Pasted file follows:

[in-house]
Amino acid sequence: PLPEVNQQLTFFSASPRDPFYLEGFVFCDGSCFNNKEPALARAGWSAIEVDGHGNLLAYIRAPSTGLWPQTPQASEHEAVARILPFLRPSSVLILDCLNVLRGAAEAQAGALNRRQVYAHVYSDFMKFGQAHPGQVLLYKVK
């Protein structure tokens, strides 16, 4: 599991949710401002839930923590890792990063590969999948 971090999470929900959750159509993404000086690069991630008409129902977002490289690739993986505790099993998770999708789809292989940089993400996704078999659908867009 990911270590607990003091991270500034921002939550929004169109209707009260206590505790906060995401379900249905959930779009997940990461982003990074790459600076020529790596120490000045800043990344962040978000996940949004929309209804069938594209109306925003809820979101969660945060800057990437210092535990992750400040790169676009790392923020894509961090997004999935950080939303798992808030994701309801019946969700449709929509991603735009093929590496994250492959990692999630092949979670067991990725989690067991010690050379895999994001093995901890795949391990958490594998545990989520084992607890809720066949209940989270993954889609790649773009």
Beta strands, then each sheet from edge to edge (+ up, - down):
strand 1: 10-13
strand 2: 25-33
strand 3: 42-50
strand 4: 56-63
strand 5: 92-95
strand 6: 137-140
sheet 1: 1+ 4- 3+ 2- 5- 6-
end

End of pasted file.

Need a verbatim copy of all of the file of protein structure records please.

[in-house]
Amino acid sequence: PLPEVNQQLTFFSASPRDPFYLEGFVFCDGSCFNNKEPALARAGWSAIEVDGHGNLLAYIRAPSTGLWPQTPQASEHEAVARILPFLRPSSVLILDCLNVLRGAAEAQAGALNRRQVYAHVYSDFMKFGQAHPGQVLLYKVK
């Protein structure tokens, strides 16, 4: 599991949710401002839930923590890792990063590969999948 971090999470929900959750159509993404000086690069991630008409129902977002490289690739993986505790099993998770999708789809292989940089993400996704078999659908867009 990911270590607990003091991270500034921002939550929004169109209707009260206590505790906060995401379900249905959930779009997940990461982003990074790459600076020529790596120490000045800043990344962040978000996940949004929309209804069938594209109306925003809820979101969660945060800057990437210092535990992750400040790169676009790392923020894509961090997004999935950080939303798992808030994701309801019946969700449709929509991603735009093929590496994250492959990692999630092949979670067991990725989690067991010690050379895999994001093995901890795949391990958490594998545990989520084992607890809720066949209940989270993954889609790649773009």
Beta strands, then each sheet from edge to edge (+ up, - down):
strand 1: 10-13
strand 2: 25-33
strand 3: 42-50
strand 4: 56-63
strand 5: 92-95
strand 6: 137-140
sheet 1: 1+ 4- 3+ 2- 5- 6-
end